Massimo Montanari claims in his Medieval Tastes that medieval tastes and customs regarding food were changed by two revolutions.
One involves the discovery of new foods from the new world. Think, for instance, of “the impact of the tomato on Mediterranean cooking or the potato on the continental diet, not to mention corn, which assumed first place in the diet of the peasantry, or plants like the chili pepper, which were adopted with such conviction in certain regions of Europe (in particular, Hungary and, within Italy, calabria) as to become in time the distinctive characteristic of the local gastronomic identity. . . . Wheat, wine, oil, pork, and beef—basics of the european dietary model—appeared for the first time in the americas, as did sugar and coffee, which the europeans transplanted along with squadrons of african slaves sent to cultivate them.”
The other revolution came later, and was a shift in the understanding of the aims of cookery. Medievals believed that cooking and seasoning were unavoidably artificial; but that yielded to the view that cooking should be designed to bring out the natural flavors of the foods. This shift in cooking “ideology” was also a shift in dietary philosophy. As Montanari writes,
“A retrospective examination that goes from today back to the Middle ages immediately reveals that our notion of cooking, the system of flavors that seem to us ‘naturally’ desirable, is significantly different from the one that for ages—not only during the Middle ages, but even a few centuries ago as well—people considered good and looked for in foods. Contemporary cooking (in Italy and other european countries) has a primarily analytic character that tends to separate sweet, salty, bitter, sour, and spicy, reserving for each one an autonomous place, both in individual foods and in the order of the meal. This kind of practice is allied with the idea that cooking must respect, insofar as possible, the natural flavor of each food, different and particular from one time to the next, and for that reason keep each one separate from others. But these simple rules do not constitute a universal archetype of cooking that always existed and was always the same. They are the result of a minor revolution that took place in France during the seventeenth and eighteenth centuries. . . . Renaissance cooking, medieval cooking, and, going back even further, ancient Roman cooking had evolved a model based principally on the idea of artificiality and the mingling of flavors. The preparation of a single foodstuff, as well as its position within the meal, corresponded to a synthetic rather than an analytic logic: to keep together rather than separate.”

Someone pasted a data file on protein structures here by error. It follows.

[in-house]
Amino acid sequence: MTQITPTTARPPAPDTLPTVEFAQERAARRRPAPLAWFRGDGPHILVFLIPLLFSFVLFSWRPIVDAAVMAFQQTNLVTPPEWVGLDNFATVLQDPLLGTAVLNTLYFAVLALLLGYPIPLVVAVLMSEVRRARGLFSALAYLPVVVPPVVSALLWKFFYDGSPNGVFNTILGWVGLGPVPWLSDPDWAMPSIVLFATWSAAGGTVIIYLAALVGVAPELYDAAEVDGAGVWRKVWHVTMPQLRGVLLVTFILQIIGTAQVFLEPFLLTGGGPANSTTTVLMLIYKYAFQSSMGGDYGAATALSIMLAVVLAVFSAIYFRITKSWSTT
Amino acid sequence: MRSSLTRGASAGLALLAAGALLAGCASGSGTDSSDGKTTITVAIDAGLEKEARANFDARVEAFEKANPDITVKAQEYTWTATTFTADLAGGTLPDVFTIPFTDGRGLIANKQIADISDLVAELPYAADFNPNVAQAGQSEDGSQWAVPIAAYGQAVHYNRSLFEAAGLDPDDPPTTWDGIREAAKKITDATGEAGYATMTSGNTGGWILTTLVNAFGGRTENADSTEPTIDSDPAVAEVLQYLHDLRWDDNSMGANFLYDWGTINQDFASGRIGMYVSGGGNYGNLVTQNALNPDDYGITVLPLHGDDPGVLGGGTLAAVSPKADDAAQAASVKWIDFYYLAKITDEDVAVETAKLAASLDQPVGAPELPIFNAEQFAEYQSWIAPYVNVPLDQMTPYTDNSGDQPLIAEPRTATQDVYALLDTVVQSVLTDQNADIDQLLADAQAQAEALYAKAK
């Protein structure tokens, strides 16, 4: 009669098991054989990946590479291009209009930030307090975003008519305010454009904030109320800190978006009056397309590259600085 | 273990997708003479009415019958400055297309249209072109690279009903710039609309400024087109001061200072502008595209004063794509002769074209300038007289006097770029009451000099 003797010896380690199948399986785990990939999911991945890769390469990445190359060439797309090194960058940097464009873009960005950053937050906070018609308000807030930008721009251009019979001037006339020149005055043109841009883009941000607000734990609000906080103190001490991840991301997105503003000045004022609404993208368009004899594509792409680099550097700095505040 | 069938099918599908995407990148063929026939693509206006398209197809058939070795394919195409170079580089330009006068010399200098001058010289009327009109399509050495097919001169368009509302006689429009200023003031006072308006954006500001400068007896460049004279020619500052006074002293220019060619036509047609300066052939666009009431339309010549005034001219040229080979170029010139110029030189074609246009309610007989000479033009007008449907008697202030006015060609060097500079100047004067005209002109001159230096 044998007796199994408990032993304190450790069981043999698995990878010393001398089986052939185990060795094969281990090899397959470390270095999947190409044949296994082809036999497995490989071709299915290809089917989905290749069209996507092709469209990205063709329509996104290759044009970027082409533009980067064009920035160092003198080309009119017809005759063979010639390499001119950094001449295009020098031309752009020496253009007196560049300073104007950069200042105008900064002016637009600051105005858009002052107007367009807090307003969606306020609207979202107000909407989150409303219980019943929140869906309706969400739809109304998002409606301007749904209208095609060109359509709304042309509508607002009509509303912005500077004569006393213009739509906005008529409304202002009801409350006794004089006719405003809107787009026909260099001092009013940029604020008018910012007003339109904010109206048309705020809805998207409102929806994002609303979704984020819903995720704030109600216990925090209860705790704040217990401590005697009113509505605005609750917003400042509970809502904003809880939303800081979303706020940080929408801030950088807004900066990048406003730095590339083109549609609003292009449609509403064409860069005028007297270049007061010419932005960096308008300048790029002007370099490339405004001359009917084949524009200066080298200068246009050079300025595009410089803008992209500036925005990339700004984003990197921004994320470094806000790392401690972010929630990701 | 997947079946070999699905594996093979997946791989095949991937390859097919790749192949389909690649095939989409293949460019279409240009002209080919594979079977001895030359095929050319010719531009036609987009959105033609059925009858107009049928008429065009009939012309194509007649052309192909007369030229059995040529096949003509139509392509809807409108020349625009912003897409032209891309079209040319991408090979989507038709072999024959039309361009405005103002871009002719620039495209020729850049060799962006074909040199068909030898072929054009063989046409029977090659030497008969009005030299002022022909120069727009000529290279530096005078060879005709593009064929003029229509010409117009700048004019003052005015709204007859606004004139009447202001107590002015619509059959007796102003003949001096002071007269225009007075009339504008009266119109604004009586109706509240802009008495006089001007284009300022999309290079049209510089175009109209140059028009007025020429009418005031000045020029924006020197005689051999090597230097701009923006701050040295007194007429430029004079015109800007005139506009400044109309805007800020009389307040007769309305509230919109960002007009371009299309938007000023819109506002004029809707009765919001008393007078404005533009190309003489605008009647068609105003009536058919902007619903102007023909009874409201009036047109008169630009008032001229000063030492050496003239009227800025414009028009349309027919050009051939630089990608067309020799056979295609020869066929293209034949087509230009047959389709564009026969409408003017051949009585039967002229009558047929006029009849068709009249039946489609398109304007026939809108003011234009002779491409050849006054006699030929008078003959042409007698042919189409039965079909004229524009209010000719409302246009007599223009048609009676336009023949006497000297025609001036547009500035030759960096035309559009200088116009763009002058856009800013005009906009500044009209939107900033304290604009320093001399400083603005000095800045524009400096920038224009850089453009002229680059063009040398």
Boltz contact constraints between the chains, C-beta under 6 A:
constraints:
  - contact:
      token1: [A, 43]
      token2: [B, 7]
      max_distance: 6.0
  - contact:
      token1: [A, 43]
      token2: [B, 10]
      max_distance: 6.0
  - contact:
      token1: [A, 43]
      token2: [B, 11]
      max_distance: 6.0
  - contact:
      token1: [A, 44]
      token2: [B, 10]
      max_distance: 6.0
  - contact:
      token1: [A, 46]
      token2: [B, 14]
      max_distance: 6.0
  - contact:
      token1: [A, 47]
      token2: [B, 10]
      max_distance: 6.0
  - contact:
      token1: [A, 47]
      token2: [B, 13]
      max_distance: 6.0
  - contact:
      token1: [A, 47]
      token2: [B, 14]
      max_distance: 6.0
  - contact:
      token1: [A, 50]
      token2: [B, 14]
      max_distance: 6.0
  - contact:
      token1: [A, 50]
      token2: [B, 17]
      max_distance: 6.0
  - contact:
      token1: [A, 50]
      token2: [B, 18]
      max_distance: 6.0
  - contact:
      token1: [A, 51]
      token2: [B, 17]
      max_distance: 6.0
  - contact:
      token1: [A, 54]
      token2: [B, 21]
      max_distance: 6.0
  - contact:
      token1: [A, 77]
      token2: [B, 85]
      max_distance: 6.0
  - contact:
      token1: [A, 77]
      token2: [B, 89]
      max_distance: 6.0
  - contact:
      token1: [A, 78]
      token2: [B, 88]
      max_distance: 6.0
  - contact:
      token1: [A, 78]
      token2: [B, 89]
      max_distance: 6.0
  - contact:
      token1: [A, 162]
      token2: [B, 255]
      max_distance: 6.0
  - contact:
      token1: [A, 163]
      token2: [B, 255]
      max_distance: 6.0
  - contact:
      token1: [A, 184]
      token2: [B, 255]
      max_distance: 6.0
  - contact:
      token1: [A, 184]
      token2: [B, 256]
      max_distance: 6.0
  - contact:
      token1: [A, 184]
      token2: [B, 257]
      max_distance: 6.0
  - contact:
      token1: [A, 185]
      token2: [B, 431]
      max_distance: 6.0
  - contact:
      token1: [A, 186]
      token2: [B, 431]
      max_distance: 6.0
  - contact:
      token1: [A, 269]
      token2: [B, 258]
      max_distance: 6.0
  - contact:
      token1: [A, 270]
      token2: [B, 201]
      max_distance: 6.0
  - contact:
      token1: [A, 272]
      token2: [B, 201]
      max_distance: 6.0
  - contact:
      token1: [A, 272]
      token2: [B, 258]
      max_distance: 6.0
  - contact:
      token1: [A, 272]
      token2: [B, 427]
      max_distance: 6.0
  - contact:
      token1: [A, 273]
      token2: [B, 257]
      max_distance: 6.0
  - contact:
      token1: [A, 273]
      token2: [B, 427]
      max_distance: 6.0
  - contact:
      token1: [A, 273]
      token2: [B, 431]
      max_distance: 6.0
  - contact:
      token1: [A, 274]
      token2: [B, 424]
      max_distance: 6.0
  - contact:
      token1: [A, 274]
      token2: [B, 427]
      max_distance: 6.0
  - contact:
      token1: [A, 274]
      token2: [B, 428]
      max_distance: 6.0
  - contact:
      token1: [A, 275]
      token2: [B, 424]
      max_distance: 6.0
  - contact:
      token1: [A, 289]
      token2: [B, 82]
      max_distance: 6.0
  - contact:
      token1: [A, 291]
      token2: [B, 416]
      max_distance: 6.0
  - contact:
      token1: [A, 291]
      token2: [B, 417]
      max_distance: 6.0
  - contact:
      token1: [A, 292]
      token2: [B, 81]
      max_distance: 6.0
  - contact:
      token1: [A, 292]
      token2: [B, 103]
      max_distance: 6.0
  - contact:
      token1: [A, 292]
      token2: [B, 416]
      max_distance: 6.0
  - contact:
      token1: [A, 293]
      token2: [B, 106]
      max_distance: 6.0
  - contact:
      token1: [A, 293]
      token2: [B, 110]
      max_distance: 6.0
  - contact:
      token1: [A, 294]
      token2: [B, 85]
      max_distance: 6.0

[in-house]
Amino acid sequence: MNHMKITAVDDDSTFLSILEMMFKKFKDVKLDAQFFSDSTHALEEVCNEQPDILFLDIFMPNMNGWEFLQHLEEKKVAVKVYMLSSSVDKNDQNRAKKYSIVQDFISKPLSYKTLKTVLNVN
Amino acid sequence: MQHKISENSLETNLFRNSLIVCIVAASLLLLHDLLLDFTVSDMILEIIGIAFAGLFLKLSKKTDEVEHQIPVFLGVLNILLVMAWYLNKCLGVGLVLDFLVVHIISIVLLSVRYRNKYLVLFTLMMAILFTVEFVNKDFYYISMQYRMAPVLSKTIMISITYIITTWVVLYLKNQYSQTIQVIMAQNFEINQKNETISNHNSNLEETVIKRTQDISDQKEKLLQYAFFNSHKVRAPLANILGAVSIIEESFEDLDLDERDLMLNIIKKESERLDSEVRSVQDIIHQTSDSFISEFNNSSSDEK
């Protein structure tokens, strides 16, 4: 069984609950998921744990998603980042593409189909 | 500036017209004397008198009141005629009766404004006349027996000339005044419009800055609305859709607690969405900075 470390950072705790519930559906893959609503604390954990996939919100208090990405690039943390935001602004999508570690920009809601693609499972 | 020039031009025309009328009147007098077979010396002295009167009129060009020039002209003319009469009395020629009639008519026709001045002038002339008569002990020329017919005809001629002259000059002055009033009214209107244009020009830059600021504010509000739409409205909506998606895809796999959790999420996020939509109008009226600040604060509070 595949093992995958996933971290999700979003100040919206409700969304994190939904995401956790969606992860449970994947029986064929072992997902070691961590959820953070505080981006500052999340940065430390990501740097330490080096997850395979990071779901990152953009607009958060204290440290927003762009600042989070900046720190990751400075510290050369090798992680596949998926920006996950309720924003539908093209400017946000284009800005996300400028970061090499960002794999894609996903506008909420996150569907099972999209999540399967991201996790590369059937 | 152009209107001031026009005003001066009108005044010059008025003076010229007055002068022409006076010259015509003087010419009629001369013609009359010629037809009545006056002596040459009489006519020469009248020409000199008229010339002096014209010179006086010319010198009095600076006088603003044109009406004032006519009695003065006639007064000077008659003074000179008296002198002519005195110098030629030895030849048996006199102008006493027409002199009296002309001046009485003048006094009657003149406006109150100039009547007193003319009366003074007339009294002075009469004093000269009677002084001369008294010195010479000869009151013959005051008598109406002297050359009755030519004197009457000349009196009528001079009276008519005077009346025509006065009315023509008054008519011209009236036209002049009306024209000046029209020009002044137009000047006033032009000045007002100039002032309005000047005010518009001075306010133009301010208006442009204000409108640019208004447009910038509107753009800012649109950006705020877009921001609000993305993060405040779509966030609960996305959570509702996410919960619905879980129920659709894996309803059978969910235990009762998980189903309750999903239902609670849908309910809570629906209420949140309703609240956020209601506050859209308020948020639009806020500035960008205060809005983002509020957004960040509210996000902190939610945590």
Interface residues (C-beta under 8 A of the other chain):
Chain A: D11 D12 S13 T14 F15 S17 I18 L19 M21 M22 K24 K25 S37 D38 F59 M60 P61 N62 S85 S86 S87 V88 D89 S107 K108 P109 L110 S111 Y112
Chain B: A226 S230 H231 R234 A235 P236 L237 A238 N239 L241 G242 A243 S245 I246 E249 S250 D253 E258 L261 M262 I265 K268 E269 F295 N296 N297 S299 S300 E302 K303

This was not merely a philosophy of cooking. Medieval cooking was “a cuisine of contrast that is in search of balance, the ground zero where distances between flavors are abridged.” Cooking aimed for that balance of contrasts not only for culinary reasons, but for moral and ethical reasons: Diet was embedded in a notion of the soul as well as of the body.